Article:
The architecture sector has combined functionality and aesthetics once more with the 3D printing of an innovative new wall using additive manufacturing technology developed by Voxeljet.
Designed by Swedish architects David Andreen and Ana Goidea, the Meristem Wall is a 1.25 x 2.1 x 0.7m structure that integrates several functional features designed to demonstrate the power of additive manufacturing. This includes piping for electrical wiring and water flow, a complex ventilation network, and a computationally optimized surface structure that enables the wall to serve as an urban wildlife habitat.
Ana Goidea explains, “The ability to create complex and unique forms and geometries with technologies such as 3D printing opens up a whole new realm of aesthetical, efficient, and incredibly functional architecture. And that’s what we want to show with the Meristem Wall.“
A myriad of 3D printed functional features
It’s no secret that the design freedom offered by 3D printing enables the technology to create a limitless number of abstract geometries. In architecture, this translates to the possibility of producing building envelopes that passively harness local micro-climates by storing heat and humidity, driving airflows through convection, and other mechanisms.
So what makes the Meristem Wall so special? As well as being entirely capable of supporting its own weight (and more), the structure integrates electricity and light fixtures, water pipes made of PEX tubing, windows, and even a built-in rainwater run-off system.
Additionally, the wall features air filtration functionality, an interior fabric surface, and a comprehensive distributed ventilation system that controls the heat storage and internal moisture levels – all without any moving parts.
Two years in the making
Ana and David have spent the past two years developing the Meristem Wall. Much of the design work was conducted at Lund University’s bioDigital matter lab, and relies on a series of generative design algorithms developed by the architects themselves.
Since the large dimensions of the wall were far too big for most additive manufacturing systems, the duo eventually settled on Voxeljet’s VX4000 3D printer, which offers a build volume of 4 x 2 x 1m. The large-format binder jet system is compatible with sand and well suited to 3D printing mold and core applications.
Tobias Gruen, product manager at Voxeljet, adds, “The main challenge for us was the high degree of complexity with the fine inner structures and tubes. Since we print in a sand bed, after the printing process is completed, we have to remove all the unprinted sand from the bonded structures. So, when we print structures with cavities, that means they are always filled with unprinted sand.”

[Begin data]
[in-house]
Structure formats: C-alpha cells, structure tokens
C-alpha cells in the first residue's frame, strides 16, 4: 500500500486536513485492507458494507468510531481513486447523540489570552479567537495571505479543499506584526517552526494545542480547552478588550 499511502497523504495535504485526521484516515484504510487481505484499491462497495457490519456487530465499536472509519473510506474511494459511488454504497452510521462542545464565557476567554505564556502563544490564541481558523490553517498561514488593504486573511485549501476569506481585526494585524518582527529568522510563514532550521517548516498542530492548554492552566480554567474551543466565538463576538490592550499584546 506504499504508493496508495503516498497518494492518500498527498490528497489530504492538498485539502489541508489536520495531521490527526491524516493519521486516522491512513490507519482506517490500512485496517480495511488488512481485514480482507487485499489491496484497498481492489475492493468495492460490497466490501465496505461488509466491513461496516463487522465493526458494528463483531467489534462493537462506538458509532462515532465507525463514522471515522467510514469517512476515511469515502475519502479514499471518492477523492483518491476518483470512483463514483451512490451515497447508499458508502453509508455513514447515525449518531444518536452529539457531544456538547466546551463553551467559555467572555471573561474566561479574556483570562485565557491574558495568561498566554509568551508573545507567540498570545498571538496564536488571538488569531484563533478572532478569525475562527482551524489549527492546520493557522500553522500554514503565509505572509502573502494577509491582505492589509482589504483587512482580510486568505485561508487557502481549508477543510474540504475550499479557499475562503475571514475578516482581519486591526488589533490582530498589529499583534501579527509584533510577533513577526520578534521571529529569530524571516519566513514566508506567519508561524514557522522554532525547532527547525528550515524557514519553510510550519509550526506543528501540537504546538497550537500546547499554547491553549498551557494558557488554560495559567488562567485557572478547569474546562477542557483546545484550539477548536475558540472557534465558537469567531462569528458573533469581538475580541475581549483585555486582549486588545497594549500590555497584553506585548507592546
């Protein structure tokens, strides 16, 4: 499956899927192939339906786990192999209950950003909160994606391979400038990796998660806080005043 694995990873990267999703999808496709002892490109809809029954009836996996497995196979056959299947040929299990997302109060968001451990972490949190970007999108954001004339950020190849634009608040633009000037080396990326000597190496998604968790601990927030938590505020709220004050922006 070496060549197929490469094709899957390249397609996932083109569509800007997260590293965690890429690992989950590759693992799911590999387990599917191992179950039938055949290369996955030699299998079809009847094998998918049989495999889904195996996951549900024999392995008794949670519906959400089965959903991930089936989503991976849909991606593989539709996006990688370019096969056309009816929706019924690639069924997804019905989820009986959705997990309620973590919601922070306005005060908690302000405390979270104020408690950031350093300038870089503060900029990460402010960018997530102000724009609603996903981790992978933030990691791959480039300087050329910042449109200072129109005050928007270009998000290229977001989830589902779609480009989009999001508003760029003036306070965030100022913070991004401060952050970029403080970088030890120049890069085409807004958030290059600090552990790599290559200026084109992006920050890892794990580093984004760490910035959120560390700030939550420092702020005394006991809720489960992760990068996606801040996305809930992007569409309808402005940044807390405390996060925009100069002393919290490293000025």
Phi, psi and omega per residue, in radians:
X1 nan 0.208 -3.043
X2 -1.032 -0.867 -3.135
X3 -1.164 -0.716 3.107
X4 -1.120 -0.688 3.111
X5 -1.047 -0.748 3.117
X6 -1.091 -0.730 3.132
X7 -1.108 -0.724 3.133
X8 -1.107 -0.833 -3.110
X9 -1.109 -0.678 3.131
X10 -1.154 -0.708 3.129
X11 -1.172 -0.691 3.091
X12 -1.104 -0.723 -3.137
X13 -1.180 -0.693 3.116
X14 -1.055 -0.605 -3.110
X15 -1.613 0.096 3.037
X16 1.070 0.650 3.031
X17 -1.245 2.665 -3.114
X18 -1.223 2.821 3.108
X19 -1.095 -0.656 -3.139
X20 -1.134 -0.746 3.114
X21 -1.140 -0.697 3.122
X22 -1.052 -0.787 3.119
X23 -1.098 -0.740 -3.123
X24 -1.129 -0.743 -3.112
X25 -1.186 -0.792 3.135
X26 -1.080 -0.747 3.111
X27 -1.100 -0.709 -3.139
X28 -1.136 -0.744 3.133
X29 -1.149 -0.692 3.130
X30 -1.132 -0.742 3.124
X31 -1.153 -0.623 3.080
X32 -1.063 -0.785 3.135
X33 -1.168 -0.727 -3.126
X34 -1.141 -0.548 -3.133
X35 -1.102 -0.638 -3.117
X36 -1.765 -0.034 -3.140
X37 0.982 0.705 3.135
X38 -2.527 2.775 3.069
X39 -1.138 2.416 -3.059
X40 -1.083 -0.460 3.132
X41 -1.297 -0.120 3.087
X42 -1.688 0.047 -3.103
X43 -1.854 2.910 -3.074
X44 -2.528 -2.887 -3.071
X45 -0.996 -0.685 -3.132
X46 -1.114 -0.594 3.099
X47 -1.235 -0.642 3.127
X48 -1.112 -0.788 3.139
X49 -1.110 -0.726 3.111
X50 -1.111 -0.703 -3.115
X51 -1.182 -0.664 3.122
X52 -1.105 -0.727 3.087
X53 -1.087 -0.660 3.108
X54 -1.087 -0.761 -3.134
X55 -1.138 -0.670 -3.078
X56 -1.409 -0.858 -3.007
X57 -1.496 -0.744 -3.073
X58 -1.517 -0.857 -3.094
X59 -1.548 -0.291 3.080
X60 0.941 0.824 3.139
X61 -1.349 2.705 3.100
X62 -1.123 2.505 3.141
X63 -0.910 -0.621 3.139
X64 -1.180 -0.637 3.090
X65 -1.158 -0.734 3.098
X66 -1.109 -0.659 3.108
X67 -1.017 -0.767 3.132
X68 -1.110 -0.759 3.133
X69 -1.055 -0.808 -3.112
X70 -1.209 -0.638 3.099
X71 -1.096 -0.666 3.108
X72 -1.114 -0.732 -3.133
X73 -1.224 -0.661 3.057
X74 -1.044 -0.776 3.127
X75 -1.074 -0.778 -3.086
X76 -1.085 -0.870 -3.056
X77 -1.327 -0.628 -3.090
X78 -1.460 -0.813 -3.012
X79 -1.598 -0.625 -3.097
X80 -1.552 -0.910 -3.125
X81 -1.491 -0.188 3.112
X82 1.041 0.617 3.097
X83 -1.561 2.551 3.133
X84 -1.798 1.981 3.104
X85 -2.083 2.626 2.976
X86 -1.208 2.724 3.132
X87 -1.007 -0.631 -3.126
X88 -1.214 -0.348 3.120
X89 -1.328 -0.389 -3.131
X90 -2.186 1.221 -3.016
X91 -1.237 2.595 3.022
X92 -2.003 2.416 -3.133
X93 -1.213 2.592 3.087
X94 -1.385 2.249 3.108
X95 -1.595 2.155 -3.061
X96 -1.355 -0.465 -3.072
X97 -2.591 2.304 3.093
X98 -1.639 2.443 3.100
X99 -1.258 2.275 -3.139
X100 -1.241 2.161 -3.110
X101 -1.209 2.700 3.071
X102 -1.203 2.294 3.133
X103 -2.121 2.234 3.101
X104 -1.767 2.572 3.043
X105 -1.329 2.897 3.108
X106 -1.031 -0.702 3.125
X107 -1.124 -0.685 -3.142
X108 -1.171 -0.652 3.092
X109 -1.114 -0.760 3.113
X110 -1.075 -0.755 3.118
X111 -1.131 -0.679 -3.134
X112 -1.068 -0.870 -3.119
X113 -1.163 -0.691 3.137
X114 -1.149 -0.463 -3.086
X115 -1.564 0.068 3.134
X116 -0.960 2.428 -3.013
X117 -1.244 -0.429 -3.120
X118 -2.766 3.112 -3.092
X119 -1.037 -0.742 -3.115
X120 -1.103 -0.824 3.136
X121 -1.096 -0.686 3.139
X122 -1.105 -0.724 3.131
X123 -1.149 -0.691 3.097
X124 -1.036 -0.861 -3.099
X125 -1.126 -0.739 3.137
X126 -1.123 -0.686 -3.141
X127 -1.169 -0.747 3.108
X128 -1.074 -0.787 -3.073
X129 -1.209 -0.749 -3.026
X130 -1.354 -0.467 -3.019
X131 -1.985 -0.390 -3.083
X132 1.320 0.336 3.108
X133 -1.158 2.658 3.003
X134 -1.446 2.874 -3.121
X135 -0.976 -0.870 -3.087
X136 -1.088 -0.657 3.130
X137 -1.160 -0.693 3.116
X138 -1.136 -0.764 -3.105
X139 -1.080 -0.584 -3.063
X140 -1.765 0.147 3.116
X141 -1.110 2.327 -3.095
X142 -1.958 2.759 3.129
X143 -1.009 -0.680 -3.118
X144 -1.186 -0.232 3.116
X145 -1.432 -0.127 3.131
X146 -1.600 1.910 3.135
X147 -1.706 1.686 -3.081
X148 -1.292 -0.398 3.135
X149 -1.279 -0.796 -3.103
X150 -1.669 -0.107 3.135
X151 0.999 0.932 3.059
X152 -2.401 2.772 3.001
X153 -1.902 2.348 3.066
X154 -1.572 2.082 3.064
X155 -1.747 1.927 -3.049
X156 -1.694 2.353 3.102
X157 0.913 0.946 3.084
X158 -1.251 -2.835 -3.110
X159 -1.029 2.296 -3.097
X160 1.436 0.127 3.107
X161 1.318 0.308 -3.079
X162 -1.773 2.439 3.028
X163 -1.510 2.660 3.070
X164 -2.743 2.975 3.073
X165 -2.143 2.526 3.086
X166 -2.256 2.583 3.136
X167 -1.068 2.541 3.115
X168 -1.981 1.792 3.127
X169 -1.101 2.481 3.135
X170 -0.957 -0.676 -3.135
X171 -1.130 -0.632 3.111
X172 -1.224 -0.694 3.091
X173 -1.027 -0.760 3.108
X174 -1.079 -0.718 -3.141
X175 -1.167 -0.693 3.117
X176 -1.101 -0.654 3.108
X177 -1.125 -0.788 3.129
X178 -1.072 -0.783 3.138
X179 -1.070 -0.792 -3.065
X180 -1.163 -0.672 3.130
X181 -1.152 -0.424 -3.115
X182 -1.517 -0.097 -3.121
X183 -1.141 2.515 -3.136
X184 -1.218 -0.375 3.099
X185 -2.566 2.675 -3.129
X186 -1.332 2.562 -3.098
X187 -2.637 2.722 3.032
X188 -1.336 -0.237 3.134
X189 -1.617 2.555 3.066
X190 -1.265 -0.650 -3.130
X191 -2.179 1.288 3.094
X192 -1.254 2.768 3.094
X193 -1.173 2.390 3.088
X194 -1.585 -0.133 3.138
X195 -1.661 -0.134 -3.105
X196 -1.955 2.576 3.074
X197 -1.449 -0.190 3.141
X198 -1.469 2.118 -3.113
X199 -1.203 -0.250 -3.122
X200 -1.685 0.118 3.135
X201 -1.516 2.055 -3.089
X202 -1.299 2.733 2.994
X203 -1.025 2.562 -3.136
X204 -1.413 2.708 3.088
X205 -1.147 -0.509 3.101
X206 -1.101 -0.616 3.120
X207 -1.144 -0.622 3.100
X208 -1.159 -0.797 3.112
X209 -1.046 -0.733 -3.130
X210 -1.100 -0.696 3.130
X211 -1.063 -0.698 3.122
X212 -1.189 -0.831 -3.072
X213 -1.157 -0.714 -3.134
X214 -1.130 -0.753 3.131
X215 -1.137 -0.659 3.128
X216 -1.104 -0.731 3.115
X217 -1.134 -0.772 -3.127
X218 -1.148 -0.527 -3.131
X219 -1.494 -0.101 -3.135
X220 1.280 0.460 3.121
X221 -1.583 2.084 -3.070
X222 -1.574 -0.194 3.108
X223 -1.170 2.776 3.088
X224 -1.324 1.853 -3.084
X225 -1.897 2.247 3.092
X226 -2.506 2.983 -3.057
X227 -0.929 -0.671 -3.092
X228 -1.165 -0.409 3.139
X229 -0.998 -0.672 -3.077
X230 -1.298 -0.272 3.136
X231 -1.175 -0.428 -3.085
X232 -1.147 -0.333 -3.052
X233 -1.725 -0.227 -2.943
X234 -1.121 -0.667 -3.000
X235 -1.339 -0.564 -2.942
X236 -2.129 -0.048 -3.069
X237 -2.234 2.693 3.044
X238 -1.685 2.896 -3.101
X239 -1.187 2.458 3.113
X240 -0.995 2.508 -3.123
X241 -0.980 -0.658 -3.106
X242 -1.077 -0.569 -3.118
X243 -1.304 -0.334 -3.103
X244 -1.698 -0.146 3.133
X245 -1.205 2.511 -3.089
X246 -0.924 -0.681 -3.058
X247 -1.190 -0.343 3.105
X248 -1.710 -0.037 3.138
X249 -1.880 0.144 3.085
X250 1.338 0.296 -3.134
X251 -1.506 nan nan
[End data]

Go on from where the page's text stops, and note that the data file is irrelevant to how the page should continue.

To derisk the post-processing workflow, the wall was decomposed and 3D printed in 21 individual pieces, which made unpacking the parts much easier. The architects then employed the help of Sandhelden, an Augsburg-based sand processing firm, to help infiltrate the parts with epoxy resin for added strength.
Laurens Faure, CEO at Sandhelden, said, “It took us approximately three days to fully cover the wall with epoxy resin but in the end, we can say that we are very happy with the end result. While concrete 3D printing is ideal for classic facades, as soon as slightly more complex geometries or details come into play, concrete printing doesn’t pose as a good match anymore. This is exactly where we see the strength of binder jetting.”
Once printed, the parts were transported to Venice and assembled into the final Meristem Wall structure. Ana and David displayed their project at the Venice Architecture Biennale 2021 until November 21.
The combination of aesthetics and functionality is a running theme within the construction 3D printing sector. Earlier this year, construction 3D printing company Branch Technology completed a similar project with the 3D printing of a building facade for a financial institution in Chattanooga, Tennessee. Pedestrians passing by the Tennessee Valley Federal Credit Union’s (TVFCU) new Southside branch will see the TVFCU’s signature wave branding incorporated into the design of the building itself, and it directs customers towards the entrance.
More recently, Zaha Hadid Architects (ZHA) and furniture manufacturer Tecno also showcased their new ‘ALIS pod’ office concept in the Venice Giardini, featuring a custom plant-based 3D printed floor. Developed by Amsterdam-based architectural 3D printing firm Aectual, the pod’s distinct base is a carbon-neutral terrazzo flooring.
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Featured image shows the 3D printed Meristem Wall. Photo via David Andreen and Ana Goidea.